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How Big Will Your Pregnancy Breasts Be?

pregnant woman in pink bra

Joe Polillio

Boobs, breasts, knockers, jugs, hooters, lady lumps--no matter what you call them pregnancy almost guarantees a change in their shape and size. But just as doctors insist every pregnancy is different, there is no standard expectation for how yours will look when you've got a bun in the oven. Still, you can most likely anticipate your pregnancy breasts will be bigger than they were before a plus sign popped up on that stick.

"The pregnancy hormones progesterone and human chorionic gonadotropin (hCG) cause an increase in blood volume, making breast tissue swell--possibly by as much as two cup sizes larger," says James E. Ferguson II, M.D., professor and department chair of obstetrics and gynecology at the University of Virginia School of Medicine.

But experts are quick to point out that there is no general rule of thumb when it comes to predicting how big yours will get. "It's really hard to say," says Sharon Phelan, M.D., a professor of obstetrics and gynecology at the University of New Mexico Health Science Center School of Medicine. "The immediate enlargement typically occurs in the first three to four months, but it can vary from woman to woman." Those blessed with an especially large bosom to begin with might not see any changes or they could experience a significant increase, and the same goes for those who start out smaller than A-cups. "I've seen women with small breasts hoping to finally experience cleavage be disappointed during pregnancy," says Phelan. "While others have reported weight gain in their chests of up to two whole pounds--it really is unpredictable," she says.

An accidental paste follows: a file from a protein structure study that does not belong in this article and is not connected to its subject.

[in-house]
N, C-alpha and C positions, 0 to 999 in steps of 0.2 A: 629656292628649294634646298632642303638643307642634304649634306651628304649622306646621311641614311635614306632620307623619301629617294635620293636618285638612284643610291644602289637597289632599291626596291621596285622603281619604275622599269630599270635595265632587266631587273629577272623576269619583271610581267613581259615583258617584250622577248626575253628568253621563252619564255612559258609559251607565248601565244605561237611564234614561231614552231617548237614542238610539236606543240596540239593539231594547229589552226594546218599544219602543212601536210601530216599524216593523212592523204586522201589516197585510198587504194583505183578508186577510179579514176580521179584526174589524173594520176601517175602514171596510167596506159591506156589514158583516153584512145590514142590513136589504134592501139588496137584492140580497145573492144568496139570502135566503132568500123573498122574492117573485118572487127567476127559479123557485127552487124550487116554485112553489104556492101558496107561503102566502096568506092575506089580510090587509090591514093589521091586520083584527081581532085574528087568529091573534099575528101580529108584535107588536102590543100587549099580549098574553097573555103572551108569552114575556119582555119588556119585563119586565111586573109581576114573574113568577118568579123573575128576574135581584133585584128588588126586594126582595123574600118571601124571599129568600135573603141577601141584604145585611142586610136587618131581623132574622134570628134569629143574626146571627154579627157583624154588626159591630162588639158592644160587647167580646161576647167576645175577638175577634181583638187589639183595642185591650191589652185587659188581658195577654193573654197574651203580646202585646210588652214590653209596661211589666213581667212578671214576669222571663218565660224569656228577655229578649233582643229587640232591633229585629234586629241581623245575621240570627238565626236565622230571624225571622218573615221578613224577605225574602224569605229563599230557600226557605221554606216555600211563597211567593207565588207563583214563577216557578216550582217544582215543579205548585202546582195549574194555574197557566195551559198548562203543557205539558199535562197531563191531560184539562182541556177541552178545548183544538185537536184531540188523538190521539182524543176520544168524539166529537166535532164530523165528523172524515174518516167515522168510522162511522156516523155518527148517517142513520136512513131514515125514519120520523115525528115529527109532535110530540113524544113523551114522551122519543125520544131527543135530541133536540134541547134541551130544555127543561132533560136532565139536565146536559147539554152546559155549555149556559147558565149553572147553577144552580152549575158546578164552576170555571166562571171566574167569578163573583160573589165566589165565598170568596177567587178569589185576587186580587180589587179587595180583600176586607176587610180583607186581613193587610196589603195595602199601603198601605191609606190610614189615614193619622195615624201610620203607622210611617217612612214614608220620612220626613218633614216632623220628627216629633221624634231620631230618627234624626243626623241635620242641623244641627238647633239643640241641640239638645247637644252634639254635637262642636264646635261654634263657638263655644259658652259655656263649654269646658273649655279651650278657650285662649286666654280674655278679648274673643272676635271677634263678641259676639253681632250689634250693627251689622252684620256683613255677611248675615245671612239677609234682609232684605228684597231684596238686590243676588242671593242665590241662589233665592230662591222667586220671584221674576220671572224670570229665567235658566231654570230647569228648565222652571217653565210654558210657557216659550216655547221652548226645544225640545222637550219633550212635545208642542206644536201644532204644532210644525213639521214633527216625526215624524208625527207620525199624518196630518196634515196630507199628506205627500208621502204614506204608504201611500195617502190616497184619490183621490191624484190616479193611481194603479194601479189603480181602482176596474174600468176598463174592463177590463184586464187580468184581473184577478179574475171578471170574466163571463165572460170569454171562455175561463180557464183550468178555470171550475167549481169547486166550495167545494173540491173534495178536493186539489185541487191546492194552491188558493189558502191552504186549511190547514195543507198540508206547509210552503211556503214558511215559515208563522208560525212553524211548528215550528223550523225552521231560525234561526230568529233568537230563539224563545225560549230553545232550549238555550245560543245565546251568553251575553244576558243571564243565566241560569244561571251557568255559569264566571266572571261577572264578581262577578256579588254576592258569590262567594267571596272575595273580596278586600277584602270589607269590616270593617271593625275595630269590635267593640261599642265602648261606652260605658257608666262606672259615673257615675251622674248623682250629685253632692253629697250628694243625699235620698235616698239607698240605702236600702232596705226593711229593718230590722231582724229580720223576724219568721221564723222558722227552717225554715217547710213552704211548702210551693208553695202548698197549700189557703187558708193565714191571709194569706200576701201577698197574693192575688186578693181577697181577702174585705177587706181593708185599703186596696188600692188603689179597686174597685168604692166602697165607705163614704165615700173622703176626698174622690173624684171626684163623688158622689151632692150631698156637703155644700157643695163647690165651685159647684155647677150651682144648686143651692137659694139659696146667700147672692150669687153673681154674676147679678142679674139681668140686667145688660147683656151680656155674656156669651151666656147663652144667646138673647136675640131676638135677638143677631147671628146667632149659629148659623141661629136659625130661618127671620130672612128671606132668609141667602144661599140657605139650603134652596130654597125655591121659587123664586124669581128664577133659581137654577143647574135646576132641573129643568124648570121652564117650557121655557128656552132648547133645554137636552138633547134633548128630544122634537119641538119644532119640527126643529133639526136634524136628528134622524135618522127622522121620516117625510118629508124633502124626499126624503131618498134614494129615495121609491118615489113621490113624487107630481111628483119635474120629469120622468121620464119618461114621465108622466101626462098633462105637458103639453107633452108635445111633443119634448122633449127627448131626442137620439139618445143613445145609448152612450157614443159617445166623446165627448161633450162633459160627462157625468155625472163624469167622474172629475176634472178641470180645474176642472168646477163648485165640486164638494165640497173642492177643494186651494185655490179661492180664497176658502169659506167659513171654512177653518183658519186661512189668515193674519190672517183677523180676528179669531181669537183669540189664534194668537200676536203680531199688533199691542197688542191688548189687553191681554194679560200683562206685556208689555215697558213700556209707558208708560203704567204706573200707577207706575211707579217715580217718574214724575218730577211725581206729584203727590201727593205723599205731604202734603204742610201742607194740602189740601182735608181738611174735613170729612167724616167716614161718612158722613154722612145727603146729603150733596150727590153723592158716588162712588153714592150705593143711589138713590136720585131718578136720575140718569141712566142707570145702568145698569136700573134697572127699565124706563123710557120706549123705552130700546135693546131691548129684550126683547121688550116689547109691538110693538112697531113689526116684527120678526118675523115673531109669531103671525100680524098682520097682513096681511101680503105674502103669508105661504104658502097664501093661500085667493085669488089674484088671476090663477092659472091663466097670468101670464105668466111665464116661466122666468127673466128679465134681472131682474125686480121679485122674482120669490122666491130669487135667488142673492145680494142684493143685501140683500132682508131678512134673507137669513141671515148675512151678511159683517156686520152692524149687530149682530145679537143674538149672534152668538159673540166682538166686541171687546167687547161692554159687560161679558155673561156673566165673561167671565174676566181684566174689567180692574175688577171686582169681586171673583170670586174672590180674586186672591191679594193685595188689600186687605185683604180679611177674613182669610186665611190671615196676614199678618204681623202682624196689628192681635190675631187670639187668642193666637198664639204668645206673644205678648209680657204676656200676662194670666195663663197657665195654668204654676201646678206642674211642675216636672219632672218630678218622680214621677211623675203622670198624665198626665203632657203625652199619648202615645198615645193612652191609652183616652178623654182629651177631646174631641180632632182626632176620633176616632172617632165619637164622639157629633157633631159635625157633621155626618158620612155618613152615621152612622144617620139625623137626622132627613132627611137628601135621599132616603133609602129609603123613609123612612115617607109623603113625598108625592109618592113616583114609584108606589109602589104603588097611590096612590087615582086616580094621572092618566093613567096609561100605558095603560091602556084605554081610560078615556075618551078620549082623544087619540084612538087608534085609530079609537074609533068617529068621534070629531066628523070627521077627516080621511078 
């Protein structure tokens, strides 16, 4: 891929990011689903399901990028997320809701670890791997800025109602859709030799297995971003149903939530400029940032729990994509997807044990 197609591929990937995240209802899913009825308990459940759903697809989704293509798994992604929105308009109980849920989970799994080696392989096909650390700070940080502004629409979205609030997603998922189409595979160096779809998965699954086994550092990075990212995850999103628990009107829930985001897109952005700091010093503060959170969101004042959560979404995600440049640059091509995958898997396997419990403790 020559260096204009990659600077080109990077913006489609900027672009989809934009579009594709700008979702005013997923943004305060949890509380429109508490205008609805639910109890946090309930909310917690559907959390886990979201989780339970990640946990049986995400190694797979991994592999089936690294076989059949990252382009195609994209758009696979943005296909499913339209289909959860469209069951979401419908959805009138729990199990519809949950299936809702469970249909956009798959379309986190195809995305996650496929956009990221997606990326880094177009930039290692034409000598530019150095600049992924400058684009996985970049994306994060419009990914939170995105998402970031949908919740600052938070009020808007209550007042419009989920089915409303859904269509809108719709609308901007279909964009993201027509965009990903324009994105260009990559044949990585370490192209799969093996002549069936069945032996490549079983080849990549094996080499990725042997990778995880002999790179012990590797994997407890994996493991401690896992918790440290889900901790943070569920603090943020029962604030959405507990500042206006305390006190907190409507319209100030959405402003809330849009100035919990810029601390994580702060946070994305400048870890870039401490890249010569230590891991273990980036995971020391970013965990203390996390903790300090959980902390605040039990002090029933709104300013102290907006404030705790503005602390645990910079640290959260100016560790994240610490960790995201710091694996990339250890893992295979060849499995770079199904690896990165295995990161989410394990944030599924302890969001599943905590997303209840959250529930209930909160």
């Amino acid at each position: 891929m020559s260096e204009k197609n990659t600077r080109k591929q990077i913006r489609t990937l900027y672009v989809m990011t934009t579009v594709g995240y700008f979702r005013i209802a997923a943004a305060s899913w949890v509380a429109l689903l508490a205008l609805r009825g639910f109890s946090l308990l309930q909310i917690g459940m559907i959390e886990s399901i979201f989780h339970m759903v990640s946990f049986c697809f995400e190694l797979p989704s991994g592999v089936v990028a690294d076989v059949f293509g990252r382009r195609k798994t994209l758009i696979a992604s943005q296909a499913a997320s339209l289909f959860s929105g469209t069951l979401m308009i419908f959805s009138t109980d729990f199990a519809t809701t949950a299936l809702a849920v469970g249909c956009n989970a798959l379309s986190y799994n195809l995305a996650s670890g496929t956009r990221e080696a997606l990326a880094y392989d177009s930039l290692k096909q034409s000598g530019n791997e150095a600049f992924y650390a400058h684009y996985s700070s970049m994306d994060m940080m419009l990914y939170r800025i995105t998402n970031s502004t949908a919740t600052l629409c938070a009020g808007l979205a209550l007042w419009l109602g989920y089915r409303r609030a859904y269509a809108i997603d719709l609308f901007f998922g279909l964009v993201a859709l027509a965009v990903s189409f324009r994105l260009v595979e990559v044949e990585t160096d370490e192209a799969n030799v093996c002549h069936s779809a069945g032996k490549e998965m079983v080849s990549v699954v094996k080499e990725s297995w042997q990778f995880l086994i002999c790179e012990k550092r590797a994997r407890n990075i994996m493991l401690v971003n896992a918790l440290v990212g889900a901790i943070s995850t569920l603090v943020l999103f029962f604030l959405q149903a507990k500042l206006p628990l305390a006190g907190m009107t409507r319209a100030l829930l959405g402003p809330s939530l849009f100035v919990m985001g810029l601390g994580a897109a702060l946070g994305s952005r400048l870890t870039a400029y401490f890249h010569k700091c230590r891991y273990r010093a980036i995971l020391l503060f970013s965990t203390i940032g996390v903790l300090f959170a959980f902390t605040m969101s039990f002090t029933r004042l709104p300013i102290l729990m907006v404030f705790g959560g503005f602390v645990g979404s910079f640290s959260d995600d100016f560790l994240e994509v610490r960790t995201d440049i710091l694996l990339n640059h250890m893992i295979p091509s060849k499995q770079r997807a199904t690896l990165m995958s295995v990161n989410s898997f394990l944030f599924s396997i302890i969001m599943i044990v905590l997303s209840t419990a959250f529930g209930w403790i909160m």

"On average, it's safe for women to expect to go up at least one bra size over the course of the pregnancy," says Patrick Duff, M.D., an ob-gyn at the University of Florida, Gainesville. That gives you a perfectly good reason to head to the lingerie department and have fun picking out new bras.

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